Pap Smears

The Pap smear your family physician recently obtained from your cervix (the lower part of your womb) has shown some slightly abnormal changes. The Pap smear allows your doctor to look at the skin cells from your cervix and detect problems.

Classification of Pap Test Results

  • Class I  - Normal
  • Class II  - Atypical, inflammation or uterine cells seen
  • Class III  - Dysplastic, mild, moderate or severe
  • Class IV  - Carcinoma-in-situ
  • Class V  - Suspicious for an invasive cancer

Bethesda System

  • Adequacy
    • Satisfactory
    • Limited
    • Unsatisfactory
  • Descriptive
    • Normal
    • Benign
    • Epithelial cell abnormality
    • Atypical squamous cells of unknown significance
    • Low grade squamous intraepithelial lesion
    • High grade squamous intraepithelial lesion
    • Glandular cell abnormality
    • Atypical glandular cells
    • Adenocarcinoma


 Your Pap smear showed one or more of the following changes. Ask your doctor which of these changes you have.

ASCUS (pronounced "ask-us")

ASCUS stands for atypical squamous cells of undetermined significance. These changes in the squamous cells of your cervix mean that the cells on your Pap smear were slightly abnormal. ASCUS may be caused by a vaginal infection or an infection with a virus called HPV (human papillomavirus, or wart virus). Your doctor will talk with you about the options of looking at your cervix with a microscope (colposcopy), or repeating your Pap smear every six months for two years.


AGUS stands for atypical glandular cells of undetermined significance. These changes in the glandular cells of your cervix mean that these cells were slightly abnormal on your Pap smear. AGUS can occur with infections or with an abnormality of the skin cells on the surface of your cervix or in the canal of your cervix. Your doctor will tell you how the abnormal results on your Pap smear need to be evaluated. Your doctor may recommend repeat Pap smears or colposcopy.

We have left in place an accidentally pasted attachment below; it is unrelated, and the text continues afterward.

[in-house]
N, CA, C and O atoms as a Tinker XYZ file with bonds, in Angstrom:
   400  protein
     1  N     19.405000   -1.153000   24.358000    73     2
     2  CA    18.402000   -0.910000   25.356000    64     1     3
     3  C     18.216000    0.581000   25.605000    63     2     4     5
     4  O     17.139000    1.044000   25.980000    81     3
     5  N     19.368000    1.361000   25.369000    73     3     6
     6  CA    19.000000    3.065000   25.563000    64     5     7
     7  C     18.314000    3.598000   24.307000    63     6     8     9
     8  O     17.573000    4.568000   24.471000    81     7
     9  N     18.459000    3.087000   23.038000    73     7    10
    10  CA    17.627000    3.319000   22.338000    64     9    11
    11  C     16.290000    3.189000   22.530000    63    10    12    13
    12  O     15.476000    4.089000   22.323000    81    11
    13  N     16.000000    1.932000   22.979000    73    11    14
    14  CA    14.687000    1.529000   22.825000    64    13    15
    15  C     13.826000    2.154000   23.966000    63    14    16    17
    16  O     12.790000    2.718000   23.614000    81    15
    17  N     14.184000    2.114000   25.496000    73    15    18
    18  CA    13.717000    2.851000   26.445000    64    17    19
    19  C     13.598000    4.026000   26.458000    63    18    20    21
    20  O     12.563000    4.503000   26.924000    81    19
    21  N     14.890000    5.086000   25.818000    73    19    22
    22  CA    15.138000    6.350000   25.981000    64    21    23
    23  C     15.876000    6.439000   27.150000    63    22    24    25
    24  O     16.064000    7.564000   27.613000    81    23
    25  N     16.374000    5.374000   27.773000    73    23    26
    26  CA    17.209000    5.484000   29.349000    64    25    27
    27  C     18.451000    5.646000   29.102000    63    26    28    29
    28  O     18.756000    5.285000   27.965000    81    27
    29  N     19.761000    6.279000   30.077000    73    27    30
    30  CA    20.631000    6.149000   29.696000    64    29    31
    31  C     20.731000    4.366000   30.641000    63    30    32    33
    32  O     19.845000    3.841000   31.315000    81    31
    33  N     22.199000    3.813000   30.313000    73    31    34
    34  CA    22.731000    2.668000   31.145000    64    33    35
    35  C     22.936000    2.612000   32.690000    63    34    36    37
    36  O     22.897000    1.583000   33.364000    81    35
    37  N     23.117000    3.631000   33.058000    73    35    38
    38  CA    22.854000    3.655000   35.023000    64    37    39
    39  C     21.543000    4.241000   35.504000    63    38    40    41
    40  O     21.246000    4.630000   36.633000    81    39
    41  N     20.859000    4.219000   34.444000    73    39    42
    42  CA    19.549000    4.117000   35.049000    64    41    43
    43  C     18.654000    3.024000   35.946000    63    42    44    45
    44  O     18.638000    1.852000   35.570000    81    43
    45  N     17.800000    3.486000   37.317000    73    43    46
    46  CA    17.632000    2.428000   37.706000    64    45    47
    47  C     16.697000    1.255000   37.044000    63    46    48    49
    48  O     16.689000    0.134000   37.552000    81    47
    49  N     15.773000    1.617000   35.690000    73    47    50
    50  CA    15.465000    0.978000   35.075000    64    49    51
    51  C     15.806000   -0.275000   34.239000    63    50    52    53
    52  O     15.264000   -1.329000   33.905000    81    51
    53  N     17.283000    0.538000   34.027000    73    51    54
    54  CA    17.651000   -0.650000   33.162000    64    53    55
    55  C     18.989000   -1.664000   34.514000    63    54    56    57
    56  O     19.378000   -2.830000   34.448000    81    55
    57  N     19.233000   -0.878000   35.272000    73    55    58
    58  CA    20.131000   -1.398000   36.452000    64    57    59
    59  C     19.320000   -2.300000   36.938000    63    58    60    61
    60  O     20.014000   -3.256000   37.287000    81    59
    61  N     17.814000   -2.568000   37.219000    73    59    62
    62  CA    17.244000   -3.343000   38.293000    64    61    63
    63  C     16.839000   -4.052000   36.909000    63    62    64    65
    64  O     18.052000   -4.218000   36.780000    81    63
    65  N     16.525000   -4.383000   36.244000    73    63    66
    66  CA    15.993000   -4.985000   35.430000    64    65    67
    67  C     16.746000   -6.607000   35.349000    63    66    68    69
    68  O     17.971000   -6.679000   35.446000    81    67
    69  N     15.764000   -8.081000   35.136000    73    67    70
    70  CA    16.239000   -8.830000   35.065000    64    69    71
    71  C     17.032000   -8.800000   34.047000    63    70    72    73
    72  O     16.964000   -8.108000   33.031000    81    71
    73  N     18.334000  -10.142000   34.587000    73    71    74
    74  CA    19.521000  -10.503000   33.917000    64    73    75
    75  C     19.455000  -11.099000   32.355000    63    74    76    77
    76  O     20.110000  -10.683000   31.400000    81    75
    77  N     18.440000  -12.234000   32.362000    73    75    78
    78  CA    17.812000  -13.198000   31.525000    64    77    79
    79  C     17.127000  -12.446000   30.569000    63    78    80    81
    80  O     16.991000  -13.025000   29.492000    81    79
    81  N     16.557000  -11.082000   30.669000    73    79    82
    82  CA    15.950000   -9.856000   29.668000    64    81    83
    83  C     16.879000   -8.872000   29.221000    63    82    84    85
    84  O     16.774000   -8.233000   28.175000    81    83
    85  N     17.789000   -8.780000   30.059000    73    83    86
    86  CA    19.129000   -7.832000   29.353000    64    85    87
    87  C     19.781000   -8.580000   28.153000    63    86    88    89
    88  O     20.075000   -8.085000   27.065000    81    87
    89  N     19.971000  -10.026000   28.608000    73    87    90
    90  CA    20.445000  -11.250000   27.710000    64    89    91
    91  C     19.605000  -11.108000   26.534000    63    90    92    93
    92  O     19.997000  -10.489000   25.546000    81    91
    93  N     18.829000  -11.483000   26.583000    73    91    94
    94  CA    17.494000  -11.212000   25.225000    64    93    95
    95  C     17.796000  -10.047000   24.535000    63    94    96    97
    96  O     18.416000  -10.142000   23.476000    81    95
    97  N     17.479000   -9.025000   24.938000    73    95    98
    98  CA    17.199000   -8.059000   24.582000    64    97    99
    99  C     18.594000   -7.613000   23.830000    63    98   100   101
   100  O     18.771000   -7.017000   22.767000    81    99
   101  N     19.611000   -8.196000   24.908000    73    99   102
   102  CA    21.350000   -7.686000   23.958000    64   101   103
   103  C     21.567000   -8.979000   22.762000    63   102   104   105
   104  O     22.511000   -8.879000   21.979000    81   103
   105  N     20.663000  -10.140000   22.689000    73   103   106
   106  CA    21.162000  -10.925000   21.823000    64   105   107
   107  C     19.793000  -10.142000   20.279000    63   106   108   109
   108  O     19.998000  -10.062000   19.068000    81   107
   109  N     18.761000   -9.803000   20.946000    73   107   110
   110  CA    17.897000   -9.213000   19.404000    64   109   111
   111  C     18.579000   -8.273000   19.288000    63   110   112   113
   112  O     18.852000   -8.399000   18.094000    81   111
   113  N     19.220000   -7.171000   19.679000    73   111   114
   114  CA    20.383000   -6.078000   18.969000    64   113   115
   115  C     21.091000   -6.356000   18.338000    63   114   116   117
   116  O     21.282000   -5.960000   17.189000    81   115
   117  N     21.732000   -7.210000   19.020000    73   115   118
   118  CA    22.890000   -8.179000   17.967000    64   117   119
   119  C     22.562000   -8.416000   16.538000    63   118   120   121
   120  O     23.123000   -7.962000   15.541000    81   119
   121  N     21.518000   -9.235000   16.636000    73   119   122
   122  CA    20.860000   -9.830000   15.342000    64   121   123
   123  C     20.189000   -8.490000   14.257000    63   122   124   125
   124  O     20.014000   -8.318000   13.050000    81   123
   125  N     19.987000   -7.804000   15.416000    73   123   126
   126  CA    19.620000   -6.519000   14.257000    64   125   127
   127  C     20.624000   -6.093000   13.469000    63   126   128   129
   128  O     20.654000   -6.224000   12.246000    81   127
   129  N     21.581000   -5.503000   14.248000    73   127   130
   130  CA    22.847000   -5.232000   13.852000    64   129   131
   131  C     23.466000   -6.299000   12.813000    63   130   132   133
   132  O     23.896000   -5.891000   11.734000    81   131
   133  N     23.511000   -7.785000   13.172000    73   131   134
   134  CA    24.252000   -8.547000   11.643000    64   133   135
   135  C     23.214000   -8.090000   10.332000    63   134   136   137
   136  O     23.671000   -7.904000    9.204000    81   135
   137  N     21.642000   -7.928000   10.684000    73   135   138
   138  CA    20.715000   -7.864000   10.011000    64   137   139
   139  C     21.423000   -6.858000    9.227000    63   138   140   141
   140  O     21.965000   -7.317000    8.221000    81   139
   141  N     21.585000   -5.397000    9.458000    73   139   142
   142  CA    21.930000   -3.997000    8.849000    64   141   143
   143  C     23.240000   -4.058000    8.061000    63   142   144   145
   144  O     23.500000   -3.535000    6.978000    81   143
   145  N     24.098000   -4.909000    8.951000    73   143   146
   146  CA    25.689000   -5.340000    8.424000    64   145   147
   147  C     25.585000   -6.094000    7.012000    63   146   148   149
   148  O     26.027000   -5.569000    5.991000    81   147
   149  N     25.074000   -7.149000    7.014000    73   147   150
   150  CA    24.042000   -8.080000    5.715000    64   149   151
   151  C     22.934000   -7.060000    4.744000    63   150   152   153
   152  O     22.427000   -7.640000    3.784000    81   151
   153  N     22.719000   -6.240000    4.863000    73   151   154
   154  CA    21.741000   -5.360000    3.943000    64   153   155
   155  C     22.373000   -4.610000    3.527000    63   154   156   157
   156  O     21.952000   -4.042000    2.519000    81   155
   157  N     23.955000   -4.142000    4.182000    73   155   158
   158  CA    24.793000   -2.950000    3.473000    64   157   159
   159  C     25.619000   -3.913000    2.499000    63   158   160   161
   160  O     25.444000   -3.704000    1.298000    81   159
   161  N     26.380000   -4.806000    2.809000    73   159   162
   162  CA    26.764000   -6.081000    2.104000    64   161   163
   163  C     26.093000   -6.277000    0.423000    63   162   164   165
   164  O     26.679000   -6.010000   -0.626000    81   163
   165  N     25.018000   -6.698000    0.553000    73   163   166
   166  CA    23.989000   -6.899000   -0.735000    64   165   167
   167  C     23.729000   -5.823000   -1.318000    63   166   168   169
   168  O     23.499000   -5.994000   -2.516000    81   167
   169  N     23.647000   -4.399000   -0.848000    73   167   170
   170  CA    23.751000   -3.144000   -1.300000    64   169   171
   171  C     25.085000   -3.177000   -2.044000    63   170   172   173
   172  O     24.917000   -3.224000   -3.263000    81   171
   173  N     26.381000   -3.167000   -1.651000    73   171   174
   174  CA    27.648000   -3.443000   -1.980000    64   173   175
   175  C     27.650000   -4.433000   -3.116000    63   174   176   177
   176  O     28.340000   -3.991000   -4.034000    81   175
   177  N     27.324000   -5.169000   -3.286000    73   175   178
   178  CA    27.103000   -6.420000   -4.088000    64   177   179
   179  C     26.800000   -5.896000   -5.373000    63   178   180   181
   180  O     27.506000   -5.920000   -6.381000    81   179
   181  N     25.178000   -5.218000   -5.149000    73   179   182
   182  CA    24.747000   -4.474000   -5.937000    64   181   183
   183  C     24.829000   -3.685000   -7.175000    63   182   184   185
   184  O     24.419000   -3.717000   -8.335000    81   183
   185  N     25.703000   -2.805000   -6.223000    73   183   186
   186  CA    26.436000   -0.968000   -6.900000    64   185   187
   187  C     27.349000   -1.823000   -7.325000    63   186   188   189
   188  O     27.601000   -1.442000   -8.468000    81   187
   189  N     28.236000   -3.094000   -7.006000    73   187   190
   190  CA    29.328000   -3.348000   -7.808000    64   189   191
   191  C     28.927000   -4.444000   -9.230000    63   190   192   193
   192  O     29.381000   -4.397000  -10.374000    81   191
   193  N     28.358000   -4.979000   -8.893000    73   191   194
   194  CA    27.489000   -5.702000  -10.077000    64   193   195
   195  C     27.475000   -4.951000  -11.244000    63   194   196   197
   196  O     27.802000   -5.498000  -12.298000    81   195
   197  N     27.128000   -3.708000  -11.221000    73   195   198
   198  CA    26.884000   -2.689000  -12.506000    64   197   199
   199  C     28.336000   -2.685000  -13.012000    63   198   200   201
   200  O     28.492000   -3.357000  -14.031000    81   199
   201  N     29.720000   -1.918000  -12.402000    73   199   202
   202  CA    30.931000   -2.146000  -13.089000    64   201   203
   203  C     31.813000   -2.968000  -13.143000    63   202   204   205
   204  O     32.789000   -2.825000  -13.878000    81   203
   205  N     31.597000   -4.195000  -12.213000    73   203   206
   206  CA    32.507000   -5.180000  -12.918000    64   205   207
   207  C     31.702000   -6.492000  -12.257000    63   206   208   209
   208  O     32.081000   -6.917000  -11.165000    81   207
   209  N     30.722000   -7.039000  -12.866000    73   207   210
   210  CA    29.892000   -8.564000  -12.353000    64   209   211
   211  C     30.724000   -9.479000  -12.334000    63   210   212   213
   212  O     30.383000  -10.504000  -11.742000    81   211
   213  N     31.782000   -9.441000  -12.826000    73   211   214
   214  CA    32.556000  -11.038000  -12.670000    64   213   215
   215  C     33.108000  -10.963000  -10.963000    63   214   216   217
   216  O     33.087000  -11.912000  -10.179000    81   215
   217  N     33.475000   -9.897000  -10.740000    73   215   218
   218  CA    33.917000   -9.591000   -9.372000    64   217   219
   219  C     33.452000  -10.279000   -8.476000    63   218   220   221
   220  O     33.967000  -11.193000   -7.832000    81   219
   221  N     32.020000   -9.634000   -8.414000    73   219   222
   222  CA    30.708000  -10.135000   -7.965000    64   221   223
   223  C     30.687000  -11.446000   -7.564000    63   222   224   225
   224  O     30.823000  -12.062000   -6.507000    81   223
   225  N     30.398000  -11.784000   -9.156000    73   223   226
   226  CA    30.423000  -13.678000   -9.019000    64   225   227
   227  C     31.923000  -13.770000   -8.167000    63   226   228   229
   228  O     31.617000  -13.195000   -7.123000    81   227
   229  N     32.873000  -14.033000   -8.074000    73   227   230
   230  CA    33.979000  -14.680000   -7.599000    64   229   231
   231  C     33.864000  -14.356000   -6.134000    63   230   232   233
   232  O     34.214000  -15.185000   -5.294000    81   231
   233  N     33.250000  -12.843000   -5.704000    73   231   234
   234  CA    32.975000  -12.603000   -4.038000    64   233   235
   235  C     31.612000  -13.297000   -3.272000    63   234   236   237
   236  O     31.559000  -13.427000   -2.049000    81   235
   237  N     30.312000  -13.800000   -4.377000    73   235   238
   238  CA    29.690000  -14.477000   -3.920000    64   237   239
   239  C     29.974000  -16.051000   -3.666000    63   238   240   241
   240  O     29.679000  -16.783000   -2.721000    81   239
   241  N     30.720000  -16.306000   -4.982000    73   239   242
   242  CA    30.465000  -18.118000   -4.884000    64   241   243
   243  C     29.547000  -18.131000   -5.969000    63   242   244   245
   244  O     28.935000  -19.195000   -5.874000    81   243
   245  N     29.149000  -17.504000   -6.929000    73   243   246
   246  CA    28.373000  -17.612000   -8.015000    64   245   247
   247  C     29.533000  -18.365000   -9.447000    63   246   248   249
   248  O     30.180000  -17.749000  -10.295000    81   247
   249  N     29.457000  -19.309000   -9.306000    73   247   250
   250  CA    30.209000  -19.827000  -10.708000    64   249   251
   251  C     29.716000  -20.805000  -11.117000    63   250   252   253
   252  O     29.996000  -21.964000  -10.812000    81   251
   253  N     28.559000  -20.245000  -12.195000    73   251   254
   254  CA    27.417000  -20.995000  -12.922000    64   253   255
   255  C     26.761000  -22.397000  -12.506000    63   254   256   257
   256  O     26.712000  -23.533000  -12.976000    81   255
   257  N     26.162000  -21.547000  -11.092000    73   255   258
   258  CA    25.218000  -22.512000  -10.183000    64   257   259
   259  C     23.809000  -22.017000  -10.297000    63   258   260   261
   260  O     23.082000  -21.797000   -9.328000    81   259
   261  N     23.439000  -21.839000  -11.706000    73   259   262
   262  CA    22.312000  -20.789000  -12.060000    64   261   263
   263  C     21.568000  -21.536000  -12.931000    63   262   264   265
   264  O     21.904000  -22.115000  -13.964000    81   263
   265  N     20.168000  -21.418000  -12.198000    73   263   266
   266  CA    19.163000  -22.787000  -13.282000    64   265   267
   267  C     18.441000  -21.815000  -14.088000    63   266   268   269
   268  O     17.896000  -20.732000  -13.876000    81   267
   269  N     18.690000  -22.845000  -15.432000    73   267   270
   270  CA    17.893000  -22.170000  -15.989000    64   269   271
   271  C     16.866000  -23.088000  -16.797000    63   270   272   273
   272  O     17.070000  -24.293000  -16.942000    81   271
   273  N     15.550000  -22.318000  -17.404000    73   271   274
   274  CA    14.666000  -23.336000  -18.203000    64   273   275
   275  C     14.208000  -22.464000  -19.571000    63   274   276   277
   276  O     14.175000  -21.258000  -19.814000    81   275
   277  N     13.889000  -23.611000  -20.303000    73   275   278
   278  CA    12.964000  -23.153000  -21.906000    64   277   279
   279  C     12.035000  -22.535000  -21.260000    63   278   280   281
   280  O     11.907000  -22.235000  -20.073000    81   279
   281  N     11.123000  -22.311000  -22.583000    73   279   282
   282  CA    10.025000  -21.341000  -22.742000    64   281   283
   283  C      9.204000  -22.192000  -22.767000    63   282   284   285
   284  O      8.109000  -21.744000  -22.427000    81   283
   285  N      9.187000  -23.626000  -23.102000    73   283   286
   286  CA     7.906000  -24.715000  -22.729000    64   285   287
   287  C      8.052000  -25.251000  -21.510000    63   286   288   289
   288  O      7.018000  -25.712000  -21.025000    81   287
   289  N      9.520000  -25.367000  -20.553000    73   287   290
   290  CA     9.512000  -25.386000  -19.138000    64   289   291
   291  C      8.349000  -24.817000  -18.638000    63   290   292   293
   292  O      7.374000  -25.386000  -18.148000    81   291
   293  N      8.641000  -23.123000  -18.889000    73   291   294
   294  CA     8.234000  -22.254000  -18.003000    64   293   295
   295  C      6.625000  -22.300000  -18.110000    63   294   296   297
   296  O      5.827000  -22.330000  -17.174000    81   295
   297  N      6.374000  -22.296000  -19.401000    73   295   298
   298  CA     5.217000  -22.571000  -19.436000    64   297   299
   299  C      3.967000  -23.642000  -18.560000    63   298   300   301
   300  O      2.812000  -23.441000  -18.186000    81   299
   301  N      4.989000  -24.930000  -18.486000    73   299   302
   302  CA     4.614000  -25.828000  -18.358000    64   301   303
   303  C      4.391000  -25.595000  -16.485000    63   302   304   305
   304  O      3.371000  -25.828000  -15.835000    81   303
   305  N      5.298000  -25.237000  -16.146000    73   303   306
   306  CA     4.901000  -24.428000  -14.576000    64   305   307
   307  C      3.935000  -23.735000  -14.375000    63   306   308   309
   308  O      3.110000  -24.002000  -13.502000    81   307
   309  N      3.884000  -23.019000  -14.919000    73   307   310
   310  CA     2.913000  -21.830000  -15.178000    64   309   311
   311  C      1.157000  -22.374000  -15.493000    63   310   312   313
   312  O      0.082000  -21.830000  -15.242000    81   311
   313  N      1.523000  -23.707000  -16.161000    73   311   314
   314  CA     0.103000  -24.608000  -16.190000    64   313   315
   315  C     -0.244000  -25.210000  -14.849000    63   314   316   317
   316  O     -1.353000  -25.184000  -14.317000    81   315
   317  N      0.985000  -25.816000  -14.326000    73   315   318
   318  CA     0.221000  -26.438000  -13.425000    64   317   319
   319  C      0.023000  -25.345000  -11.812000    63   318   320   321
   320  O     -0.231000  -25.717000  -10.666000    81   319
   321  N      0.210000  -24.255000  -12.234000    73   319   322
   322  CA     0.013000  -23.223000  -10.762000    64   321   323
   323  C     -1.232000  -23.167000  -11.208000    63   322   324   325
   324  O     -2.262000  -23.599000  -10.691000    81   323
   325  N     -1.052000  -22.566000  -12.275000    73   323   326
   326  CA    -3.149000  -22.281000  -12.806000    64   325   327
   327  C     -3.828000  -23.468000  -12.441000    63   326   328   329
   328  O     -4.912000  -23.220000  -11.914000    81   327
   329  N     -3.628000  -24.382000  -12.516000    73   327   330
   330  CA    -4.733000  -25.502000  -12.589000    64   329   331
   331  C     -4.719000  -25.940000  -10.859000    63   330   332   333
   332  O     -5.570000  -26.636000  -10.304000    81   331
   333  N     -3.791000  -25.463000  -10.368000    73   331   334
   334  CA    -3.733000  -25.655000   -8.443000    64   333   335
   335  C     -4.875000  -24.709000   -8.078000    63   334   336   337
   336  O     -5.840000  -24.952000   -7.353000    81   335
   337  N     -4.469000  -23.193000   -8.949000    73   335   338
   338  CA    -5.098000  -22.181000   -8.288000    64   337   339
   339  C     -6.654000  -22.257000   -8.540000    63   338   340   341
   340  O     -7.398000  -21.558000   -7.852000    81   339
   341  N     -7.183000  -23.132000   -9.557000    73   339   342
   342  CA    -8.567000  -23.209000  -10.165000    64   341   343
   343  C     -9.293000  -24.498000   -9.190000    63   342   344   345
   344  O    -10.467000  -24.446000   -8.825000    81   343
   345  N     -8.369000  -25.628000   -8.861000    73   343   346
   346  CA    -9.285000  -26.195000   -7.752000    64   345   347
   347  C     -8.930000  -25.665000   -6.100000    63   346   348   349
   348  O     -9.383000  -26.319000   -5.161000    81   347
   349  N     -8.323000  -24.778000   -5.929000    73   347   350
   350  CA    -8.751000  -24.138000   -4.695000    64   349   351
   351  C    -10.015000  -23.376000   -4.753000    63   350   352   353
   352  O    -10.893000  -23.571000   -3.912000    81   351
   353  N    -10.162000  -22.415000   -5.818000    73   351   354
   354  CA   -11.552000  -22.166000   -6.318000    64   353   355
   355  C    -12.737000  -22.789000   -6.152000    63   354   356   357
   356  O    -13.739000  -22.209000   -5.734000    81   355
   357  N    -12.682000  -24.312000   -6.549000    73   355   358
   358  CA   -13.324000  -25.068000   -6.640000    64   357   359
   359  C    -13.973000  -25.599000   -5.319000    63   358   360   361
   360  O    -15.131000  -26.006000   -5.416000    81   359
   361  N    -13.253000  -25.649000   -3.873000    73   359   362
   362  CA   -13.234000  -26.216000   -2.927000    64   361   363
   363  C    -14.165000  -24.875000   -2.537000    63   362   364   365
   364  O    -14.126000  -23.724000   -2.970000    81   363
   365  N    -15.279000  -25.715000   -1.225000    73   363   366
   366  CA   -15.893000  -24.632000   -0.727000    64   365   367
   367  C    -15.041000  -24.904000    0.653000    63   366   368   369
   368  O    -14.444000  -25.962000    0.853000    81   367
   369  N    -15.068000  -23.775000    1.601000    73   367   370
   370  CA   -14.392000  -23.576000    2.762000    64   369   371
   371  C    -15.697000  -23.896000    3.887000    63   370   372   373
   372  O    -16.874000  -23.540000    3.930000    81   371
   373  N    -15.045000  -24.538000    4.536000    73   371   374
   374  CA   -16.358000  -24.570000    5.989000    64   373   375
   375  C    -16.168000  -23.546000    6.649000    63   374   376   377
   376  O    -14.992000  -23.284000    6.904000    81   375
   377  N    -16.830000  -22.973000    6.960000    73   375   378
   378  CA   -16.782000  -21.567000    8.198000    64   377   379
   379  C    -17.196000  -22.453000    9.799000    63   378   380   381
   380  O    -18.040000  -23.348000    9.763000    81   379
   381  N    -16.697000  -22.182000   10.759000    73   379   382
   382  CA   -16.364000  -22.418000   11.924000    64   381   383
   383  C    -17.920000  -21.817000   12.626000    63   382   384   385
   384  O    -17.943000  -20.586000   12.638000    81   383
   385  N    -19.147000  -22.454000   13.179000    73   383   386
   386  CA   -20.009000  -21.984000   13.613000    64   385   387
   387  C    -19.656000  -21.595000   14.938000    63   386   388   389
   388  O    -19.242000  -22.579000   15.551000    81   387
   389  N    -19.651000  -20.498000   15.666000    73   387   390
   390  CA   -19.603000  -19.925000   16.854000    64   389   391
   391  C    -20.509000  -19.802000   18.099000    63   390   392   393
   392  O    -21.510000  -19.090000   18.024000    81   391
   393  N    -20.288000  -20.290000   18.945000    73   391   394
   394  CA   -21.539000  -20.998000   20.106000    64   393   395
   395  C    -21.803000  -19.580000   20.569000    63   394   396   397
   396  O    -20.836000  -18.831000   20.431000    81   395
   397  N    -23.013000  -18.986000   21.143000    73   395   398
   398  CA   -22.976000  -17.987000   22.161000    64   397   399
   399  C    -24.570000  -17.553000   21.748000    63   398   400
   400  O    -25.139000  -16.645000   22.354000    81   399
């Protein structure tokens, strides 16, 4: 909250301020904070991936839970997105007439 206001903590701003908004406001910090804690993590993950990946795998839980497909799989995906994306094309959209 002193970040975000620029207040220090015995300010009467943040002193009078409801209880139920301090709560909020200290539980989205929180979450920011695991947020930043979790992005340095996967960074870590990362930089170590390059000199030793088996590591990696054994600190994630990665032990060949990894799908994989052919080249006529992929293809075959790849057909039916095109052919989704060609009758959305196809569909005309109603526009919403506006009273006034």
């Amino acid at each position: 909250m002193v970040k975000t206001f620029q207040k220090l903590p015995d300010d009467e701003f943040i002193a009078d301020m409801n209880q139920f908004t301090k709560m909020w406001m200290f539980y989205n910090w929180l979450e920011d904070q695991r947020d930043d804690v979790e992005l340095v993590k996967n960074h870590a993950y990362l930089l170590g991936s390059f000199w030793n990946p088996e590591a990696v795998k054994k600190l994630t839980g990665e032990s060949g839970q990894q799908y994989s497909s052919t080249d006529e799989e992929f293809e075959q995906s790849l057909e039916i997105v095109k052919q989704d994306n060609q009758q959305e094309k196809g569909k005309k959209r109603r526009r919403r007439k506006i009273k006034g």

LSIL stands for low-grade squamous intraepithelial lesion. This is a common condition of the cells of the cervix and often occurs when HPV wart virus is present. These changes in the cervix can be present even if you and your sexual partner are monogamous and have never had visible warts. Changes due to LSIL often get better with time. Your doctor will talk with you about whether you need to have Pap smears every six months for two years or whether you should have colposcopy.


If inflammation is present in the cells on the Pap smear, it means that some white blood cells were seen on your Pap smear. Inflammation of the cervix is very common and usually does not mean there is a problem. If the Pap smear showed that the inflammation is severe, your doctor may want to find the cause, such as an infection. You may also need to have another Pap smear in six months to see if the inflammation has gone.


Hyperkeratosis is a finding of dried skin cells on your Pap smear. It is often a change in the cells of the cervix that occurs from using a cervical cap or diaphragm or from having a cervical infection. Hyperkeratosis rarely needs any more evaluation than a repeat Pap smear in six months. If the hyperkeratosis is still present on the repeat Pap smear, your doctor may want to repeat your Pap smear in another six months or perform colposcopy.

Contact Information

Please be sure that you let your doctor's office know if you move or change your phone number so that you can be contacted with the results of your Pap smears or to arrange any other follow-up tests you may need.


This information provides a general overview on slightly abnormal Pap smears and may not apply to everyone. Talk to your family doctor to find out if this information applies to you and to get more information on this subject.